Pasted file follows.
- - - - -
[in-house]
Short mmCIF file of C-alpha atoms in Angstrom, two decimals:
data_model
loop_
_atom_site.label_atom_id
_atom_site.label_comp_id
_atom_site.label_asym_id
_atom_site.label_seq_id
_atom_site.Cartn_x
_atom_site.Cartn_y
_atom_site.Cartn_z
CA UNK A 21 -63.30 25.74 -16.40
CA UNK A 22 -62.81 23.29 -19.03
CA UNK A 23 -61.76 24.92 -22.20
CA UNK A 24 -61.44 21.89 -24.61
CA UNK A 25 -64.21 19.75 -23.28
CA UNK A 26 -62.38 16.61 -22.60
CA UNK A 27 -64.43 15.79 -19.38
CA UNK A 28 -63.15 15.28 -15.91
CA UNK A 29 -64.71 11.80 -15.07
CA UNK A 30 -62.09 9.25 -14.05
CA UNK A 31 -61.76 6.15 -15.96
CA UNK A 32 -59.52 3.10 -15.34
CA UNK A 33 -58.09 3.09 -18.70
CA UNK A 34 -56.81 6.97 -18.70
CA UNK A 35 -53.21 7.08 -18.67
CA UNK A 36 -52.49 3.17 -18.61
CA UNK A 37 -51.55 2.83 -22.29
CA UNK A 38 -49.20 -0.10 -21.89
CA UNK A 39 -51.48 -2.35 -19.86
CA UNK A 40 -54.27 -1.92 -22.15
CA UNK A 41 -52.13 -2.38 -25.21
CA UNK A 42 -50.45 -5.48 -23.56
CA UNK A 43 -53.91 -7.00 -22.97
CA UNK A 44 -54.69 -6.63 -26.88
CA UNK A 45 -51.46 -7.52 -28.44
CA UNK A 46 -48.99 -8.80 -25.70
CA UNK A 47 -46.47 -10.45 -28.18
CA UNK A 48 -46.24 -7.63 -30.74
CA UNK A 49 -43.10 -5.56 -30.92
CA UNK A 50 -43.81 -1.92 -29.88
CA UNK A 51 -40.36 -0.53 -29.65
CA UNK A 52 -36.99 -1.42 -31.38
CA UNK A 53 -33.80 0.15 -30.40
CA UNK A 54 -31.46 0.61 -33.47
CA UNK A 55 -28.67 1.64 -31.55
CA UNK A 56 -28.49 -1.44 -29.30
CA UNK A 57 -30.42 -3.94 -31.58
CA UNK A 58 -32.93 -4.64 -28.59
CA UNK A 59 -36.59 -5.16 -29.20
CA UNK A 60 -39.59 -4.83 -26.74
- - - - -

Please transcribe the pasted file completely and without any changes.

[in-house]
Short mmCIF file of C-alpha atoms in Angstrom, two decimals:
data_model
loop_
_atom_site.label_atom_id
_atom_site.label_comp_id
_atom_site.label_asym_id
_atom_site.label_seq_id
_atom_site.Cartn_x
_atom_site.Cartn_y
_atom_site.Cartn_z
CA UNK A 21 -63.30 25.74 -16.40
CA UNK A 22 -62.81 23.29 -19.03
CA UNK A 23 -61.76 24.92 -22.20
CA UNK A 24 -61.44 21.89 -24.61
CA UNK A 25 -64.21 19.75 -23.28
CA UNK A 26 -62.38 16.61 -22.60
CA UNK A 27 -64.43 15.79 -19.38
CA UNK A 28 -63.15 15.28 -15.91
CA UNK A 29 -64.71 11.80 -15.07
CA UNK A 30 -62.09 9.25 -14.05
CA UNK A 31 -61.76 6.15 -15.96
CA UNK A 32 -59.52 3.10 -15.34
CA UNK A 33 -58.09 3.09 -18.70
CA UNK A 34 -56.81 6.97 -18.70
CA UNK A 35 -53.21 7.08 -18.67
CA UNK A 36 -52.49 3.17 -18.61
CA UNK A 37 -51.55 2.83 -22.29
CA UNK A 38 -49.20 -0.10 -21.89
CA UNK A 39 -51.48 -2.35 -19.86
CA UNK A 40 -54.27 -1.92 -22.15
CA UNK A 41 -52.13 -2.38 -25.21
CA UNK A 42 -50.45 -5.48 -23.56
CA UNK A 43 -53.91 -7.00 -22.97
CA UNK A 44 -54.69 -6.63 -26.88
CA UNK A 45 -51.46 -7.52 -28.44
CA UNK A 46 -48.99 -8.80 -25.70
CA UNK A 47 -46.47 -10.45 -28.18
CA UNK A 48 -46.24 -7.63 -30.74
CA UNK A 49 -43.10 -5.56 -30.92
CA UNK A 50 -43.81 -1.92 -29.88
CA UNK A 51 -40.36 -0.53 -29.65
CA UNK A 52 -36.99 -1.42 -31.38
CA UNK A 53 -33.80 0.15 -30.40
CA UNK A 54 -31.46 0.61 -33.47
CA UNK A 55 -28.67 1.64 -31.55
CA UNK A 56 -28.49 -1.44 -29.30
CA UNK A 57 -30.42 -3.94 -31.58
CA UNK A 58 -32.93 -4.64 -28.59
CA UNK A 59 -36.59 -5.16 -29.20
CA UNK A 60 -39.59 -4.83 -26.74